• minimise the spread of coronavirus throughout school communities;
  • allow unvaccinated and partially vaccinated students to spend more time in class and less time in quarantine;
  • promote students’ mental health and wellbeing;
  • enable schools to meet their duty of care to take reasonable measures to protect students from reasonably foreseeable risks of injury; and
  • provide peace of mind to school staff when teaching younger students who are not eligible to be vaccinated.

However, there are likely to be a number of challenges associated with rapid antigen testing. In particular:

  • there will need to be sufficient stock of rapid antigen tests to enable students to undertake daily tests between days eight and 14 of their quarantine period;
  • rapid antigen tests are not as accurate as PCR tests and are only able to determine whether an individual is likely or not likely to have COVID-19;
  • rapid antigen tests are susceptible to returning a false negative or false positive result;
  • rapid antigen tests may return invalid results, and students who return two successive invalid results will not be able to return to school until they return a negative PCR test;
  • there is a risk that rapid antigen tests will be improperly administered; and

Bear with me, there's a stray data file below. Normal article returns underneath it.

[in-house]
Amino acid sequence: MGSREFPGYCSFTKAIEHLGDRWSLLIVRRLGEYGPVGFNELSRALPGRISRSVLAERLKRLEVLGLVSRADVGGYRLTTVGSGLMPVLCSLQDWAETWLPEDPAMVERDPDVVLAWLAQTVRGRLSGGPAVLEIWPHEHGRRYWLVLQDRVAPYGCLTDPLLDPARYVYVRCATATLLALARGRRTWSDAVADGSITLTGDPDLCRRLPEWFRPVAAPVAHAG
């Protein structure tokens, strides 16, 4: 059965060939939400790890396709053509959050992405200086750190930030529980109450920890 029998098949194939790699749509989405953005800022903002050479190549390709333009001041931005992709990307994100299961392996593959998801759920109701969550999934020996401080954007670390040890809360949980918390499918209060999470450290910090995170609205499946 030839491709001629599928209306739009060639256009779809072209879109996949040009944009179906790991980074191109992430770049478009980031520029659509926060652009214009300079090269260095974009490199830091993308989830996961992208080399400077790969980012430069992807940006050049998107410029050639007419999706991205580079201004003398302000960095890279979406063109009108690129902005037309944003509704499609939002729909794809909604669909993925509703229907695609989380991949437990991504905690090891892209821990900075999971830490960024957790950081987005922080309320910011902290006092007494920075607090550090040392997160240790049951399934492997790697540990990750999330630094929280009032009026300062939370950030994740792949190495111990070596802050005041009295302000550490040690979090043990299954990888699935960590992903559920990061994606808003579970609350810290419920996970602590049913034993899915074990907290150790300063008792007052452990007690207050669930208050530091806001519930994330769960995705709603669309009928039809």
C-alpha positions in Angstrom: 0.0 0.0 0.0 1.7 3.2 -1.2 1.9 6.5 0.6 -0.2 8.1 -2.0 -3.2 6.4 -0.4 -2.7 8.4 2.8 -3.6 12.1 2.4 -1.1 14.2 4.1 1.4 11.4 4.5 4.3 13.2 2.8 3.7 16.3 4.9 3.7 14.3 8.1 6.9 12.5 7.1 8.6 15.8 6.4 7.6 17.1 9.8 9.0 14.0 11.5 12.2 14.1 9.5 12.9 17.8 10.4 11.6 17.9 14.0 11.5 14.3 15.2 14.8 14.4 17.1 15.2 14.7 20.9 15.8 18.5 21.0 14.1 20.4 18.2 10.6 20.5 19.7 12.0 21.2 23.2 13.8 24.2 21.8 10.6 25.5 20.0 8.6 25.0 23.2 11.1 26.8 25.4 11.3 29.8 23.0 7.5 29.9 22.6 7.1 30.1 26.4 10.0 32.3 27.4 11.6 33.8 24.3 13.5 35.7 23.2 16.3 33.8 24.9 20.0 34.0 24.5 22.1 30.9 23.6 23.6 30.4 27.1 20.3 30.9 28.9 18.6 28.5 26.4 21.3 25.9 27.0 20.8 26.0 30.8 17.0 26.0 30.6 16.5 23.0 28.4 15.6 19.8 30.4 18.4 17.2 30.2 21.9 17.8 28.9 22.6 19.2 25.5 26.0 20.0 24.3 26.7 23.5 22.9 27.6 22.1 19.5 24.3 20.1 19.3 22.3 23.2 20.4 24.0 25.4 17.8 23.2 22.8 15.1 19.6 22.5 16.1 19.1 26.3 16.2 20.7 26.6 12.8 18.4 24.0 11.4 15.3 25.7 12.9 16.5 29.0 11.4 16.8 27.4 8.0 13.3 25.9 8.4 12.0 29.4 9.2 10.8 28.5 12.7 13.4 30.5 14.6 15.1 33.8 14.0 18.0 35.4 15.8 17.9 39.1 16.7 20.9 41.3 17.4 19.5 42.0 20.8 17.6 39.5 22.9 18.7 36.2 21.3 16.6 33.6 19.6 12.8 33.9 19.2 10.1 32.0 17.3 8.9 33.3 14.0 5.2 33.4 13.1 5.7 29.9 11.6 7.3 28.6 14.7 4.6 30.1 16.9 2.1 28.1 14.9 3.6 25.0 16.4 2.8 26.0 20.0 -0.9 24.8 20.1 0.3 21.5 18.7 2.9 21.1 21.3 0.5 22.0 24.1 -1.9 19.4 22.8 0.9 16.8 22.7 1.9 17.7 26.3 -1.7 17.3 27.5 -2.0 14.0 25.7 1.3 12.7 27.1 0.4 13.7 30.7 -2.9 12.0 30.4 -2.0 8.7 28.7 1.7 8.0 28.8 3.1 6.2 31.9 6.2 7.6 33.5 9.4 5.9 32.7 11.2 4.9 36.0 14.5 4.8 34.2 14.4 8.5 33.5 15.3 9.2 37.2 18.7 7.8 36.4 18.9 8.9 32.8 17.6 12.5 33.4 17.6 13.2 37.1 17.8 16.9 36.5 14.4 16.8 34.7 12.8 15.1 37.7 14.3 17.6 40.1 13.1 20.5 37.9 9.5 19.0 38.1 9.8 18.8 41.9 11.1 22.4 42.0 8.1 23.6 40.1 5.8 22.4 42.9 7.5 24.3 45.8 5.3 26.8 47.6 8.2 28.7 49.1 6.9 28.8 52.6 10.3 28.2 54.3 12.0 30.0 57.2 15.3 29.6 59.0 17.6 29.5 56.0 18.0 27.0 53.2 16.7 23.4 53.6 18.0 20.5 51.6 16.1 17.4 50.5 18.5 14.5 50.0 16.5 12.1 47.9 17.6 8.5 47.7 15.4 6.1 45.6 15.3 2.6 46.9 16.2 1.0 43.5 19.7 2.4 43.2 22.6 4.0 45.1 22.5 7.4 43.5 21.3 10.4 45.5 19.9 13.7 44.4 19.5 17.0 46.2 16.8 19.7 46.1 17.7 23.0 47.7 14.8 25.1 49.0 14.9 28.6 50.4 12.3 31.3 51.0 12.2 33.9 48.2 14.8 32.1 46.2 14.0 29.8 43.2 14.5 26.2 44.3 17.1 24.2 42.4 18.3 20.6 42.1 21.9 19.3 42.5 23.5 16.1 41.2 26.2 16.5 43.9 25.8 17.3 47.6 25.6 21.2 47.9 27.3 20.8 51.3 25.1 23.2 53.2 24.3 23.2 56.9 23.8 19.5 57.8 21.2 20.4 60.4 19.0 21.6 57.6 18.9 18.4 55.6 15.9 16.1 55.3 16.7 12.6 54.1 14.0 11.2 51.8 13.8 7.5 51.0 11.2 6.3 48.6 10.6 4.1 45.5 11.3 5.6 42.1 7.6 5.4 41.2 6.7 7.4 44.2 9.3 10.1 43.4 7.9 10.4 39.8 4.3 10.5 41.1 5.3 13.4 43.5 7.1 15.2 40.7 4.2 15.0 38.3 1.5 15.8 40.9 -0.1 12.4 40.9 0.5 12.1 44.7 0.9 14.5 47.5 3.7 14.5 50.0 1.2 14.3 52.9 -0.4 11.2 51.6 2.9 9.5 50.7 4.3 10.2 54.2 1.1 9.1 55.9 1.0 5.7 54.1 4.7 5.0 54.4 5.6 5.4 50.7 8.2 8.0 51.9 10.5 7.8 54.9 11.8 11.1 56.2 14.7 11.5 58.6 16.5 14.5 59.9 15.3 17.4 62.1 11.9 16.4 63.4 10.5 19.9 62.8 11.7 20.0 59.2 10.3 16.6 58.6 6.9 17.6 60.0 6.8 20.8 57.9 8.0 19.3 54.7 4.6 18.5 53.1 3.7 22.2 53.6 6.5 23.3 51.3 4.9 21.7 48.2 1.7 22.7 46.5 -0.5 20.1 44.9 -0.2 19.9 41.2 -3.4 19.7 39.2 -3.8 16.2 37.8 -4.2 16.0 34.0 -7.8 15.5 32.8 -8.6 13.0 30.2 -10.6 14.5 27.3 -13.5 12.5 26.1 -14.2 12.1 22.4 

• there is a risk that rapid antigen testing results will be improperly reported by parents or guardians.

There are also industry calls for further reliance on rapid antigen testing, so that students can “test and stay” at school and avoid a quarantine period altogether. The seven day period is considered too long by many in circumstances where remote learning may not be offered to quarantining students, given the challenges of providing “dual-stream” learning. If implemented, there will be further requirements for schools in relation to the physical environment at school, perhaps similar to the VCAA guidelines in place at present for senior exams.

Rapid antigen testing pilot in schools

The Department of Education started piloting the use of rapid antigen tests in 20 schools affected by COVID-19 outbreaks from Monday 8 November. The pilot program aims to determine:

  • how students and their families will respond to rapid antigen testing in their homes; and
  • how schools will manage the receipt of testing results from students and their families.

The Department of Education is yet to publish the results of the pilot. The results will be used to inform the rollout of rapid antigen testing to all schools from Monday 15 November.

How we can help

We can help you to:

  • prepare and adopt policies and procedures for rapid antigen testing and COVID-19;
  • review your existing policies and procedures to ensure that they are in line with current public health advice;
  • effectively communicate your school’s policies and procedures on COVID-19 to your school community and respond to any queries or concerns raised;
  • manage student attendance and absence if students at your school become primary close contacts and are required to quarantine; and
  • minimise the impact on students’ learning when they are required to quarantine, including by implementing dual-stream teaching which meets your duty of care without unnecessarily burdening staff.

Please contact us for further assistance.